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Penguin Macarons in a cookie box.

Penguin Macarons

These Penguin Macarons are filled with a White Chocolate Russian Buttercream. Template included so you can pipe your own cute penguins.
Course Dessert
Cuisine American, French
Keyword christmas, macarons, penguin
Prep Time 4 hours
Cook Time 45 minutes
Total Time 4 hours 45 minutes
Servings 24 macarons
Calories 80 kcal
Author camila


Macaron Shells

  • 100 grams egg whites
  • 100 grams granulated sugar
  • 4 grams egg white powder optional, read notes
  • 105 grams almond flour
  • 105 grams powdered sugar
  • Food coloring I used black and yellow with a touch of orange for the feet

White Chocolate Sweetened Condensed Milk Frosting

  • 2/3 cup chopped white chocolate 113 grams
  • 2 cups unsalted butter 453 grams
  • 1-14 oz can of Eagle Brand® Sweetened Condensed Milk 396 grams
  • 2 tsp vanilla extract


Macaron Shells

  1. Before you start, get all of the ingredients ready. Prepare 3 piping bags fitted with piping tips. I used a number 3 for the black part of the body, a tip number 6 for the white part of the body, and a tip number 3 for the feet.
  2. Line two baking sheets with parchment paper or silicone mat.
  3. Have the printed out template ready to go.
  4. Measure out all of the ingredients.
  5. Sift the powdered sugar and almond flour together.
  6. Whisk the sugar and the egg white powder (if using) in a bowl, and place it over a pan with barely simmering water. Add the egg whites to the sugar and whisk the mixture until frothy and the sugar is completely melted. It will take a couple of minutes. You can test by touching the mixture between your fingers, and if you feel any sugar granules just keep whisking the mixture over the water bath.
  7. Make sure the bottom of the bowl isn’t touching the simmering water.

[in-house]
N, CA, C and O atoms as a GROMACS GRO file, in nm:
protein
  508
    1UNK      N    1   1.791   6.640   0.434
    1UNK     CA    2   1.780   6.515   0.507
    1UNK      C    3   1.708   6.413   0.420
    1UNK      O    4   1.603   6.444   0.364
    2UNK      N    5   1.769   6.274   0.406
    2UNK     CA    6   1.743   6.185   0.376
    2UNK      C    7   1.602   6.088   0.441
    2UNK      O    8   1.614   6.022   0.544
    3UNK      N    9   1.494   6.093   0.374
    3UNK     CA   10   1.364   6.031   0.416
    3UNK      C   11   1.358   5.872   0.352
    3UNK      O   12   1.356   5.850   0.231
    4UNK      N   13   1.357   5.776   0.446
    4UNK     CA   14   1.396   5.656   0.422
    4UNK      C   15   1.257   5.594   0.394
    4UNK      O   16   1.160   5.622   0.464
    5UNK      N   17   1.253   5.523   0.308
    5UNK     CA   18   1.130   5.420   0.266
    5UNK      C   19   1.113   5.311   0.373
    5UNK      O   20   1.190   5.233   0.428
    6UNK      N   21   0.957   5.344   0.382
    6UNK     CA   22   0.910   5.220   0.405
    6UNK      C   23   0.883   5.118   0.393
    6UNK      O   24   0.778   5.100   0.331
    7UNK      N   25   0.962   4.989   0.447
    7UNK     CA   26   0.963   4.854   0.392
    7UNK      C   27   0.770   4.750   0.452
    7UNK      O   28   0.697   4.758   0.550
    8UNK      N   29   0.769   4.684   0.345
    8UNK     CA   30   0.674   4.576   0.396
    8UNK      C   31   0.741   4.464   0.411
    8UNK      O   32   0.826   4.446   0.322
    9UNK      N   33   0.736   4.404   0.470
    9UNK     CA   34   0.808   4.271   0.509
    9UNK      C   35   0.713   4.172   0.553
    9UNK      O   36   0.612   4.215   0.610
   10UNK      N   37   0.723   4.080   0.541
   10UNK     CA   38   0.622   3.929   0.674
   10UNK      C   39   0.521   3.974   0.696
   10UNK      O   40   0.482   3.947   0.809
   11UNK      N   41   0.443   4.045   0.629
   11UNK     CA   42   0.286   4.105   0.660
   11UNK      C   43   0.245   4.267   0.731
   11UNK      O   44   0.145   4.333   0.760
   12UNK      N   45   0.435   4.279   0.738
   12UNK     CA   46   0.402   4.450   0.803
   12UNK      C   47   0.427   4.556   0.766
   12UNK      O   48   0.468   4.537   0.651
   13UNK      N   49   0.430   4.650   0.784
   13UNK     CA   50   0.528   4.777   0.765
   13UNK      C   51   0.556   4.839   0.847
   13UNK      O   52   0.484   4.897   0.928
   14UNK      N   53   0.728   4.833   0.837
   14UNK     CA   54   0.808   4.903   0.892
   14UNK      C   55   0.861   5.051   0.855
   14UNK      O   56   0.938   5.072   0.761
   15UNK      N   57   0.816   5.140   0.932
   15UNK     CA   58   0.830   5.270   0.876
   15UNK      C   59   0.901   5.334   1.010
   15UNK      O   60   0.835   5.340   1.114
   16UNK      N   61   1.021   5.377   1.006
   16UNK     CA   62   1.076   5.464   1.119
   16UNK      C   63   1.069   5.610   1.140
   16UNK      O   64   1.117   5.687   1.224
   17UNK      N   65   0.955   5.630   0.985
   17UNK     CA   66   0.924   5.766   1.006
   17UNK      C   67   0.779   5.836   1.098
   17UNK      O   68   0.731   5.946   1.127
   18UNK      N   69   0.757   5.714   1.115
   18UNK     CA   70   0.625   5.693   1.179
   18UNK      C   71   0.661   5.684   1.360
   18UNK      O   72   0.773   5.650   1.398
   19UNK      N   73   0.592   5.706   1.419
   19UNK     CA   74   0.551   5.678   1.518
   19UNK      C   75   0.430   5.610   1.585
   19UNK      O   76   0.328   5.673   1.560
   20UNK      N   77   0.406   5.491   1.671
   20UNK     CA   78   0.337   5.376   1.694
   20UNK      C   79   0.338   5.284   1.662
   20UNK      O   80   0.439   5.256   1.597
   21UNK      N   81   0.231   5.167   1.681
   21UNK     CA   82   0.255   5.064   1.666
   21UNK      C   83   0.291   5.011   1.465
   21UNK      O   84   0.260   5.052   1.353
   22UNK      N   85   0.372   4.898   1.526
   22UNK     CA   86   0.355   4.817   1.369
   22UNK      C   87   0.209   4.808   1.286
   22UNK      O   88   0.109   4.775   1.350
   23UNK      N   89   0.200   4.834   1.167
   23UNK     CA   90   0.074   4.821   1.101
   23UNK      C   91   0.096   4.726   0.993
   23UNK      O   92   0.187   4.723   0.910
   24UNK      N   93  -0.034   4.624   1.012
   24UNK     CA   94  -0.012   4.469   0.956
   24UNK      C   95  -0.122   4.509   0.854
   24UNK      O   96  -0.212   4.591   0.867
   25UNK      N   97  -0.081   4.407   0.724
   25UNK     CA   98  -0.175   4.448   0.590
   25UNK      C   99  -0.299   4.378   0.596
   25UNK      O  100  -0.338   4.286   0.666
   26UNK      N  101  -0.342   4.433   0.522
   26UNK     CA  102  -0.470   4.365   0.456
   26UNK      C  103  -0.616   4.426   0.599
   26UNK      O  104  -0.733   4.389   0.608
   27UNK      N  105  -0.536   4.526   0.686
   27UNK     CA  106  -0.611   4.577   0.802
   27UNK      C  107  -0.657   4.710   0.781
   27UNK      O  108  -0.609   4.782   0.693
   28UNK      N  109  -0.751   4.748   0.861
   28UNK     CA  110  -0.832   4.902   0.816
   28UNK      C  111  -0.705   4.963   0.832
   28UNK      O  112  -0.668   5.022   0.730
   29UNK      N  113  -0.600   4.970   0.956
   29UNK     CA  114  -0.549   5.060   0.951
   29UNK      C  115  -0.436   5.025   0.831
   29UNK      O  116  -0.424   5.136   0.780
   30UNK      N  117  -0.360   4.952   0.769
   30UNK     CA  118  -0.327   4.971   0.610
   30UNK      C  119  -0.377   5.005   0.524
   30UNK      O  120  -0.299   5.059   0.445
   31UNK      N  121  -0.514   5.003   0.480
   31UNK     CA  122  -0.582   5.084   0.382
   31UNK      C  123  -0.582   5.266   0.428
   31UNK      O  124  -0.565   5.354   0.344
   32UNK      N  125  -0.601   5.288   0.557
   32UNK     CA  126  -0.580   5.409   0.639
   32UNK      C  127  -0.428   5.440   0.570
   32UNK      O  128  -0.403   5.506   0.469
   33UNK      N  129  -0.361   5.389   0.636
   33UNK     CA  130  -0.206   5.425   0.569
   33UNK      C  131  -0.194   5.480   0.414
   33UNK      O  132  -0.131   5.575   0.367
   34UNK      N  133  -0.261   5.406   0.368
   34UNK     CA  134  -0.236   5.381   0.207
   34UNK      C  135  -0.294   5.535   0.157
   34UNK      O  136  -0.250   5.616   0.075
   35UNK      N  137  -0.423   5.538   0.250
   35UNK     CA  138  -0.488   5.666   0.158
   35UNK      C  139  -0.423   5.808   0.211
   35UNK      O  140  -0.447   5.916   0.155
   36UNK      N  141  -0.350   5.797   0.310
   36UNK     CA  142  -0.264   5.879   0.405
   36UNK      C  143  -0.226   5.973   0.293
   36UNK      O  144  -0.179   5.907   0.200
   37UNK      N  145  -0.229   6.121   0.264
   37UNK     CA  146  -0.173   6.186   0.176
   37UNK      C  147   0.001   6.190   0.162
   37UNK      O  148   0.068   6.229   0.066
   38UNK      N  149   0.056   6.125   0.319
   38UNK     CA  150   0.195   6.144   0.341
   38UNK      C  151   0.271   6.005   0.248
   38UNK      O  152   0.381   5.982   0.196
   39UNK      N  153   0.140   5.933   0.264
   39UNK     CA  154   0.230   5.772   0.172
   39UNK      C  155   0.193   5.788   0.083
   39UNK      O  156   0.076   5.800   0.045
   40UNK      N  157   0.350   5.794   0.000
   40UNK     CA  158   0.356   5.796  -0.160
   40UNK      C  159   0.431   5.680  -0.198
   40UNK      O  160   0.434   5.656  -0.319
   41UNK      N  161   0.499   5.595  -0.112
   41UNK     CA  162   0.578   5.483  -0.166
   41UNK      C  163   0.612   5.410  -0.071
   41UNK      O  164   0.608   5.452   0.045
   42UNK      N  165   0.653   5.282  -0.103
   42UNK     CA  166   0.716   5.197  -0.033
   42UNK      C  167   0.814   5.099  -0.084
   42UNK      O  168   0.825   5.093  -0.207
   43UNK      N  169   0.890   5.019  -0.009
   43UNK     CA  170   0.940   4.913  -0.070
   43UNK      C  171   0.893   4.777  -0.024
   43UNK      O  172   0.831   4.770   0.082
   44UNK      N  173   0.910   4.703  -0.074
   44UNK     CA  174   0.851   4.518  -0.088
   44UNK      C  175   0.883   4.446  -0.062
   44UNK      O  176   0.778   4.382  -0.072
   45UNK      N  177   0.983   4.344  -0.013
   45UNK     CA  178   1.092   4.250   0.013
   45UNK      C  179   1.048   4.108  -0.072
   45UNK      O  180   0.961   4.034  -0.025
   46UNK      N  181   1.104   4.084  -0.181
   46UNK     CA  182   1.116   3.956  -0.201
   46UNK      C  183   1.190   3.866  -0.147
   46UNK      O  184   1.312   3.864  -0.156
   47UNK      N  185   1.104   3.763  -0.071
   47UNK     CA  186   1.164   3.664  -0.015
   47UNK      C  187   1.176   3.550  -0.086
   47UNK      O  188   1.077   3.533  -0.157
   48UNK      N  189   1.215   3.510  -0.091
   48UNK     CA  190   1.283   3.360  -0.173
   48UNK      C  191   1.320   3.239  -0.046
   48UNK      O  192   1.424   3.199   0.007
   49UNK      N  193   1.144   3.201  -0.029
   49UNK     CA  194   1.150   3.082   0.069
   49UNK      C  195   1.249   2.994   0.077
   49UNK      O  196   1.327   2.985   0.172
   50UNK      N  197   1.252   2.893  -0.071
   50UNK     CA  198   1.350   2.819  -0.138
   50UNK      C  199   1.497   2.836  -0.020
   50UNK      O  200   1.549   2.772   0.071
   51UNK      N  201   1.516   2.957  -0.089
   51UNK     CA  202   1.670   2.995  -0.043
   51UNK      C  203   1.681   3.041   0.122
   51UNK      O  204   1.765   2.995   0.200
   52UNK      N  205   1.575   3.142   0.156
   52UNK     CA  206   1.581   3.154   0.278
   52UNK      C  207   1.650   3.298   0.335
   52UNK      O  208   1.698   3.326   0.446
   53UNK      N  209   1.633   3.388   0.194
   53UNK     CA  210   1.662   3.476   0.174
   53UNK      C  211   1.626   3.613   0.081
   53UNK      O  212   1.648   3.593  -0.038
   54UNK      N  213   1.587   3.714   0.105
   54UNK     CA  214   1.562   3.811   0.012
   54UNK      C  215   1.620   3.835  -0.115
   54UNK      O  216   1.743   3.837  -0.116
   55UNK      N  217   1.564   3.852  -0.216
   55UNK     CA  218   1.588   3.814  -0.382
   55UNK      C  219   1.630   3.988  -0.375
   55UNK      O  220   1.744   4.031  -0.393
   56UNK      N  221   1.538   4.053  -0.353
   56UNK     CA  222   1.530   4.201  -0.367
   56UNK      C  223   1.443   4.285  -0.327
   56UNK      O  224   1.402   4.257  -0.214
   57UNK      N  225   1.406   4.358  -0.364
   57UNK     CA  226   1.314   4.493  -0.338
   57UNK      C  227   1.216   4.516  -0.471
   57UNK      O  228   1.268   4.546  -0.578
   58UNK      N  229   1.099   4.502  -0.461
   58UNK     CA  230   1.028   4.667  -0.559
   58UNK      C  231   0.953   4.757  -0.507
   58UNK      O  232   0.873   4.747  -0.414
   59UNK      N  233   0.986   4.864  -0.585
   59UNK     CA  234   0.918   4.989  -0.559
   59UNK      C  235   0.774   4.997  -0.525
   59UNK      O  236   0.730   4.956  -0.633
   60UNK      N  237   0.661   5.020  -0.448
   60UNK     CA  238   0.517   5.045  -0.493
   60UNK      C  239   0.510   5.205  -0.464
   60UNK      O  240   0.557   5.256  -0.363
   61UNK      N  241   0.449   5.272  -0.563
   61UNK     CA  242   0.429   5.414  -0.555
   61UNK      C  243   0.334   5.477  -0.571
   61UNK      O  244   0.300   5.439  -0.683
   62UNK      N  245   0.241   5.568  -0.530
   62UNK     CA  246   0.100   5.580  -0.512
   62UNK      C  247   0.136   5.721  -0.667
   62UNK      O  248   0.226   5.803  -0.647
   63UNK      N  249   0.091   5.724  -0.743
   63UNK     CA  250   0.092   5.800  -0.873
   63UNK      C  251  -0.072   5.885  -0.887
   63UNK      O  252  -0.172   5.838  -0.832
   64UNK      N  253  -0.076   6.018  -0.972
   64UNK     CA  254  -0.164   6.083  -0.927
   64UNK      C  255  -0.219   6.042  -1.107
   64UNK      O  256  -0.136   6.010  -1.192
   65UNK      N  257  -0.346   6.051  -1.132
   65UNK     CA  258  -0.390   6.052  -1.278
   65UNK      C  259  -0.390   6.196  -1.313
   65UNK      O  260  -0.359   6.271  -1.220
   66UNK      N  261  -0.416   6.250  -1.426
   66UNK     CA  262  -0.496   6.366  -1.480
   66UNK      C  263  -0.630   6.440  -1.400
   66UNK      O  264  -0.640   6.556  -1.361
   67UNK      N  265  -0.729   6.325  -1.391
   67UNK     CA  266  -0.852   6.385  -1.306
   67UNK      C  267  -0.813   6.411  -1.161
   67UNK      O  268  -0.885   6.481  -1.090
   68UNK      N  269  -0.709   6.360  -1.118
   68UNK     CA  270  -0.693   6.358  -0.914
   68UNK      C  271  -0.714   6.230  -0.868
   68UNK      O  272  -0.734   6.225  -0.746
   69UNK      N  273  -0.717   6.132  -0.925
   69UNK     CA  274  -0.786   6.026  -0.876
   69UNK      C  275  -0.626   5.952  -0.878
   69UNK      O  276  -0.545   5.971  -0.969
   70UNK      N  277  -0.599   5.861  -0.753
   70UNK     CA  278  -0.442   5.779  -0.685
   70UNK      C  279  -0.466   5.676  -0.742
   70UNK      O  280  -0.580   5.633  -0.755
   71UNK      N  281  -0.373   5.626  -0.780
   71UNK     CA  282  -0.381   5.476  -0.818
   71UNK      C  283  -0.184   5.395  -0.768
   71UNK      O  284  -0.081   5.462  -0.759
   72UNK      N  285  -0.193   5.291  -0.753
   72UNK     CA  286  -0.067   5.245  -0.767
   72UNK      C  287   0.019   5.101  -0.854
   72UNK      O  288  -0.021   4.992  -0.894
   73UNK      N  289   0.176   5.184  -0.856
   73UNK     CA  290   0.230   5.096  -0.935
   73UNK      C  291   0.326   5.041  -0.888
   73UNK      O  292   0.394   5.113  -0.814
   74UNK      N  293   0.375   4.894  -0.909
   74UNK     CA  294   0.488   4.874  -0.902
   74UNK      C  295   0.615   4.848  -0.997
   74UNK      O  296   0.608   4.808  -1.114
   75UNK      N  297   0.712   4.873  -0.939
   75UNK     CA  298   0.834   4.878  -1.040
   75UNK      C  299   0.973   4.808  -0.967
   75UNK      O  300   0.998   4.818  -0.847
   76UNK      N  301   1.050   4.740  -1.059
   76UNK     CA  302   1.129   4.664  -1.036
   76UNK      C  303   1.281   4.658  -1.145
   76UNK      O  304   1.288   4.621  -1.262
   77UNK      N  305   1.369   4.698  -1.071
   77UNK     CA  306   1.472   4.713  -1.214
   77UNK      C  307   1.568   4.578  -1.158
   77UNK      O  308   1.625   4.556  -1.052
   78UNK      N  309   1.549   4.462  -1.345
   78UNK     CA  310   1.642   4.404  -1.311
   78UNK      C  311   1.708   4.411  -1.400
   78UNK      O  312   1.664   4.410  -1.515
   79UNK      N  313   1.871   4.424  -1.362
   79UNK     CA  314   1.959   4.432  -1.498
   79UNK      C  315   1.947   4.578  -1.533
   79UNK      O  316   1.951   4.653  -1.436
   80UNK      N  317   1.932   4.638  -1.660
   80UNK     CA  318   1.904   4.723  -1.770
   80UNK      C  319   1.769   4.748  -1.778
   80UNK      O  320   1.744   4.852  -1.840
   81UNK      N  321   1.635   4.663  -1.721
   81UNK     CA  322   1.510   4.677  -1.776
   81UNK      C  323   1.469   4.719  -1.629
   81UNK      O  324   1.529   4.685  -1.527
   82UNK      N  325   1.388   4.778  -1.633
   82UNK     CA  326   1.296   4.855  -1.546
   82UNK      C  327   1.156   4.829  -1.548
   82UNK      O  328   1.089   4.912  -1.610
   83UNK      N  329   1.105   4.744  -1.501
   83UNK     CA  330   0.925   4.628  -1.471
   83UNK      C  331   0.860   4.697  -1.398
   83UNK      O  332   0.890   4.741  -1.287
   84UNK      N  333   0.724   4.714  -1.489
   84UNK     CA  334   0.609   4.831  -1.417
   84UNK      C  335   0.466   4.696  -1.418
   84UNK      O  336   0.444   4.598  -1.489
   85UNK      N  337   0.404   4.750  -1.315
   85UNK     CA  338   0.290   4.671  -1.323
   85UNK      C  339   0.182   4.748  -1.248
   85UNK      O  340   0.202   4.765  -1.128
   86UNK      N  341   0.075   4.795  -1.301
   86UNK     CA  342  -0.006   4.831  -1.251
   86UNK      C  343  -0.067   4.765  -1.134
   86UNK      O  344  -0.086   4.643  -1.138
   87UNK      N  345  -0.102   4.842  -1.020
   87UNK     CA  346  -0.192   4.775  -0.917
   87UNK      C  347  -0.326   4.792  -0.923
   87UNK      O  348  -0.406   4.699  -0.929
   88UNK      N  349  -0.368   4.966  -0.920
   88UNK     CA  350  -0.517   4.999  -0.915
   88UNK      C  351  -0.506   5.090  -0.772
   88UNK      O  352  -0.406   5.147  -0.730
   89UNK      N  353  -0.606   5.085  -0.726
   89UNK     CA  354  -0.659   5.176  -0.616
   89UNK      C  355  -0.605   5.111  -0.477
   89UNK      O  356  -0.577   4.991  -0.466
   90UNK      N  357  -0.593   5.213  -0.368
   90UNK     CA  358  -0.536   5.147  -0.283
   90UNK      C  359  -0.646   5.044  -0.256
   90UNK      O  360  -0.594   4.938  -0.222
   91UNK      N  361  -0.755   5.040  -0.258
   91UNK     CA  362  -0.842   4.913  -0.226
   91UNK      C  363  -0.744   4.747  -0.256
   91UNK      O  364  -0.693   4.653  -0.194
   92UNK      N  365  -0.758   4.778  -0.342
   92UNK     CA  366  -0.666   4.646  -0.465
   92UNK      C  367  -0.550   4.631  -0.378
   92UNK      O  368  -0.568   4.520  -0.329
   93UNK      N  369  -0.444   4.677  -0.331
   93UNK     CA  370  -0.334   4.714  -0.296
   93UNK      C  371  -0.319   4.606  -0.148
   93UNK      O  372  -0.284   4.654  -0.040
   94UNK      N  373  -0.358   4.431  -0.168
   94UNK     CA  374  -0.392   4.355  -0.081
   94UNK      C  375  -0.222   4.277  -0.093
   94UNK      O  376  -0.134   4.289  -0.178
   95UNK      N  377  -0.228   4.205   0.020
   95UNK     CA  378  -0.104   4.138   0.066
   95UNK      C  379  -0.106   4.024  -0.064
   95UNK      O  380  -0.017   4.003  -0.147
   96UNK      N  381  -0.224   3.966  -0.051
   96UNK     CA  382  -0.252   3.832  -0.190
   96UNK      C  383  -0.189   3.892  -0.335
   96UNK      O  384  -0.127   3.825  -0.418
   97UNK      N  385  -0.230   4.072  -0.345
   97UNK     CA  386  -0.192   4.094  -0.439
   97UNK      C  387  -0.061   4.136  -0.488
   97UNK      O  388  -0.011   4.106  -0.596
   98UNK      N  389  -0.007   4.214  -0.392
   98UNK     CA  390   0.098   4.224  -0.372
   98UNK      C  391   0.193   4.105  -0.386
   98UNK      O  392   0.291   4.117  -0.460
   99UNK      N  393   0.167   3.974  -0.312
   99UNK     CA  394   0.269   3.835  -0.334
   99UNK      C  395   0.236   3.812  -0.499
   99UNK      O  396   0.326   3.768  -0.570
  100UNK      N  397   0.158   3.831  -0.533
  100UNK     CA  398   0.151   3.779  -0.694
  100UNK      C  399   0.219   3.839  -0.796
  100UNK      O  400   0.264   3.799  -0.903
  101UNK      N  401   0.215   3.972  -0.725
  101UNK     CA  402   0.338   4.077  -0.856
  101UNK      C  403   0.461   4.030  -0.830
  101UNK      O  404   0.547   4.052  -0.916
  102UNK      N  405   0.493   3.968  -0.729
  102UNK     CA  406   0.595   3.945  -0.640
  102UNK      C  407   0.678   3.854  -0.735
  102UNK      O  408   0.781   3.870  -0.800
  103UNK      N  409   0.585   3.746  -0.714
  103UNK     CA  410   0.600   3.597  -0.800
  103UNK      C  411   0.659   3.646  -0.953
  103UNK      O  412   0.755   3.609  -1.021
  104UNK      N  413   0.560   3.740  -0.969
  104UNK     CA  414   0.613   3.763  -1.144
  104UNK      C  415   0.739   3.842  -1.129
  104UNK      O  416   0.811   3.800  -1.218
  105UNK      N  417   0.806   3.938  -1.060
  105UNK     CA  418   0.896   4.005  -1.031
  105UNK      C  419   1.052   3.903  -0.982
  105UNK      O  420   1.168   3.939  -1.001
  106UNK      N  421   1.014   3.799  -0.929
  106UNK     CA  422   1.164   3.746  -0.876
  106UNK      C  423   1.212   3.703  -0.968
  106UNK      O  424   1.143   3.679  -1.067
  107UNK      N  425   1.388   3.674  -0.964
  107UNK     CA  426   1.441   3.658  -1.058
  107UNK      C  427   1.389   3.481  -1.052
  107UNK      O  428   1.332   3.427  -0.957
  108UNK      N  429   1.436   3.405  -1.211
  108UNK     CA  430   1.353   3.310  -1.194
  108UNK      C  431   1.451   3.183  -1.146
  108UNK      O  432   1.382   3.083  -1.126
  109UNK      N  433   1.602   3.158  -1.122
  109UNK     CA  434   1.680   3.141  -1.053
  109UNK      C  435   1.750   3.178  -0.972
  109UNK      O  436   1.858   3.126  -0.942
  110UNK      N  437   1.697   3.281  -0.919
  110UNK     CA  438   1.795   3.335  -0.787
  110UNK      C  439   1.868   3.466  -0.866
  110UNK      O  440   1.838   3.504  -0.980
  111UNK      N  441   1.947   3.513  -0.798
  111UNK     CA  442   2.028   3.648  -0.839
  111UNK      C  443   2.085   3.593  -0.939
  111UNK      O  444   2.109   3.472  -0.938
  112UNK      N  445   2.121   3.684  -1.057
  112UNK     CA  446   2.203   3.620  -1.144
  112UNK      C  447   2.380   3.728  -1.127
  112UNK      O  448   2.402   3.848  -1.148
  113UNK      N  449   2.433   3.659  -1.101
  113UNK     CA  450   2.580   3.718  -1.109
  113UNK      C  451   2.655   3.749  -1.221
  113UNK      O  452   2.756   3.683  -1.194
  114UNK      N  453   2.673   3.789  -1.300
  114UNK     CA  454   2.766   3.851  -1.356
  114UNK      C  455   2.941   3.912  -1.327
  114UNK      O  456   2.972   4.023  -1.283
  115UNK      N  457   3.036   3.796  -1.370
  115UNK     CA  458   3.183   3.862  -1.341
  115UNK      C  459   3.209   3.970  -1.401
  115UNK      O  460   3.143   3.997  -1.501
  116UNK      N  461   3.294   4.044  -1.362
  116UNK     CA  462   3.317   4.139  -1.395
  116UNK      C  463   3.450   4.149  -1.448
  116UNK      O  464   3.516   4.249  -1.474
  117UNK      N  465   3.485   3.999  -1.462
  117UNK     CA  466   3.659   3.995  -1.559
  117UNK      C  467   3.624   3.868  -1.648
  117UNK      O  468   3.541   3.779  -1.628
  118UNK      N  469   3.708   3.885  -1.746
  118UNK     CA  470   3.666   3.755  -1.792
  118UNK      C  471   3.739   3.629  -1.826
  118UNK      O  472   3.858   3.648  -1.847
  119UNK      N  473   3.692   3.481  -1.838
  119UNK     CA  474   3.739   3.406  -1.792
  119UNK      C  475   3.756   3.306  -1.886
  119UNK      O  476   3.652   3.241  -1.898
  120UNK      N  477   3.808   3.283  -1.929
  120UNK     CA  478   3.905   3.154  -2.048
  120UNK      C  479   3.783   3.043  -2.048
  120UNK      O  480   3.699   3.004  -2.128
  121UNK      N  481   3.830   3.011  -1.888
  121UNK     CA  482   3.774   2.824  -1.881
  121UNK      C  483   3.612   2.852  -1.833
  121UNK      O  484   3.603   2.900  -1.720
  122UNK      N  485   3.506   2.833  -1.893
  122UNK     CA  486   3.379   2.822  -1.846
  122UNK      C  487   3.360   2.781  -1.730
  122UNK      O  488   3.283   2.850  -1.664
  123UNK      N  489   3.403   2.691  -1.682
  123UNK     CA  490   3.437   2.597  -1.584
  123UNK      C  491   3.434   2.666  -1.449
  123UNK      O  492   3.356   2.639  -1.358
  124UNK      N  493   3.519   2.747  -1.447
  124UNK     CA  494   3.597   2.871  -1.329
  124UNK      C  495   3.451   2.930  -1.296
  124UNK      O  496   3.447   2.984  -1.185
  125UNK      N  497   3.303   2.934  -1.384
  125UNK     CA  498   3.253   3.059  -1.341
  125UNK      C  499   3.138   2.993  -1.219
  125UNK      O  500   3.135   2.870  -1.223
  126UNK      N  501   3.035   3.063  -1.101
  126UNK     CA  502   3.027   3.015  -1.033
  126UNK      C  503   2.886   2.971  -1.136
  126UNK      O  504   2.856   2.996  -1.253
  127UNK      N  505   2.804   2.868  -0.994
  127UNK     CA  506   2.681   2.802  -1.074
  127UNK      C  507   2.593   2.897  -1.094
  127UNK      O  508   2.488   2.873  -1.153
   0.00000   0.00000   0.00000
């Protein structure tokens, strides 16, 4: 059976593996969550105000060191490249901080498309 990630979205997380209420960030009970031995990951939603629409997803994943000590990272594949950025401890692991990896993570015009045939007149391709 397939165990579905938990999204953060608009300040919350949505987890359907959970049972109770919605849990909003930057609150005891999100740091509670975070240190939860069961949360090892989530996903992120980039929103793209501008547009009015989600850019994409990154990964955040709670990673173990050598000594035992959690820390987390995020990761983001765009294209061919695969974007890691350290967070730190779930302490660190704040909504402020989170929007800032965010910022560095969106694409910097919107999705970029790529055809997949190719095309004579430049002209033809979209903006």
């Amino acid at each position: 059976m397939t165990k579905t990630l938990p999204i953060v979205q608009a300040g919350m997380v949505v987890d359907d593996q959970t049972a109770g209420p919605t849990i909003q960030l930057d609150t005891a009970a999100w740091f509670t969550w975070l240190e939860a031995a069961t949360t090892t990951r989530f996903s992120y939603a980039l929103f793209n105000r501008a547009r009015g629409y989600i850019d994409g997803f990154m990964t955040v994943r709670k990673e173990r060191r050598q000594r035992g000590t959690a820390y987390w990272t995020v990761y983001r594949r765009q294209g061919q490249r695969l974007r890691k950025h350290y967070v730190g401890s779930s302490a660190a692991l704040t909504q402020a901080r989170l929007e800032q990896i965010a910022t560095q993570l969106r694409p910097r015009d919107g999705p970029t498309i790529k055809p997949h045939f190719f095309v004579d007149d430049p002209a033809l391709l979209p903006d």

8. Also, don’t overheat the sugar syrup, this may cause issues down the line, such as wrinkly macarons.
  9. Transfer the syrup to the bowl of a stand mixer.
  10. With the whisk attachment, start whisking the mixture on low for about 30 seconds, then gradually increase the speed to medium. Whisk on medium for one to two minutes, until the meringue is white and starting to become fluffy. Raise the speed to medium-high for a few minutes until stiff peaks are formed. Best way to check this is to keep your eye on the whites. Once they get glossy and you start seeing streaks formed by the whisk, it might be time to stop.
  11. Whisk until stiff peaks have formed. The peaks should be shooting straight up, not bent down to the side.
  12. Pour the sifted powdered sugar and almond flour into stiff whites.
  13. Fold the dry ingredients with the meringue until just incorporated. When you can’t see any more streaks of dry ingredients in the batter, separate the batter into three different bowls.
  14. First, I scooped about 1/3 cup of batter into one bowl to make the penguin feet, this batter would be colored yellow.
  15. Then, I split the remaining batter in half. One would be the black color, and the other the white.
  16. Work with one bowl at a time, and keep the remaining ones covered so they don’t dry out.
  17. Let’s begin by coloring the black batter. Add black food coloring to the batter (I used Super Black by Americolor), and then do the macaronage, folding until the proper consistency. Read below for tips on when to stop folding.
  18. Once you achieve the perfect consistency, transfer the batter to a piping bag with a small round tip, I used a tip #3 for the black color.
  19. Set that bag aside, making sure to keep the top covered, so the batter inside doesn’t dry out. I like to use bag ties to keep the batter secure in there.
  20. Move on to the white color batter. I didn’t add any food coloring, simply folded the batter until the perfect consistency.
  21. Transfer the batter to a piping bag fitted with a #6 piping tip.